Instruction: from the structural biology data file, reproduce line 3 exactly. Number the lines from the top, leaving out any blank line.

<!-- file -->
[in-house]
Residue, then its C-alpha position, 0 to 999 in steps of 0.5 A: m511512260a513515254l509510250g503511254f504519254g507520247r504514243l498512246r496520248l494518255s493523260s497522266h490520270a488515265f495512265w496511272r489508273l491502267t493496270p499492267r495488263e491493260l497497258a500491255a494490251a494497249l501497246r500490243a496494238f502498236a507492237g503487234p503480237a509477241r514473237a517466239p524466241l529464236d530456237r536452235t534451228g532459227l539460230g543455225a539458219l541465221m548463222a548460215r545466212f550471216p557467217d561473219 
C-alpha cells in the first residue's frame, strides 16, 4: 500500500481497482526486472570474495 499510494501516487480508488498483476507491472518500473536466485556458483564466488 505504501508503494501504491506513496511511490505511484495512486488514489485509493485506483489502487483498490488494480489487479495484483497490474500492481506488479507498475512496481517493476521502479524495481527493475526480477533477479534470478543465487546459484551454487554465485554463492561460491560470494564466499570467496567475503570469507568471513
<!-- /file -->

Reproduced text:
C-alpha cells in the first residue's frame, strides 16, 4: 500500500481497482526486472570474495 499510494501516487480508488498483476507491472518500473536466485556458483564466488 505504501508503494501504491506513496511511490505511484495512486488514489485509493485506483489502487483498490488494480489487479495484483497490474500492481506488479507498475512496481517493476521502479524495481527493475526480477533477479534470478543465487546459484551454487554465485554463492561460491560470494564466499570467496567475503570469507568471513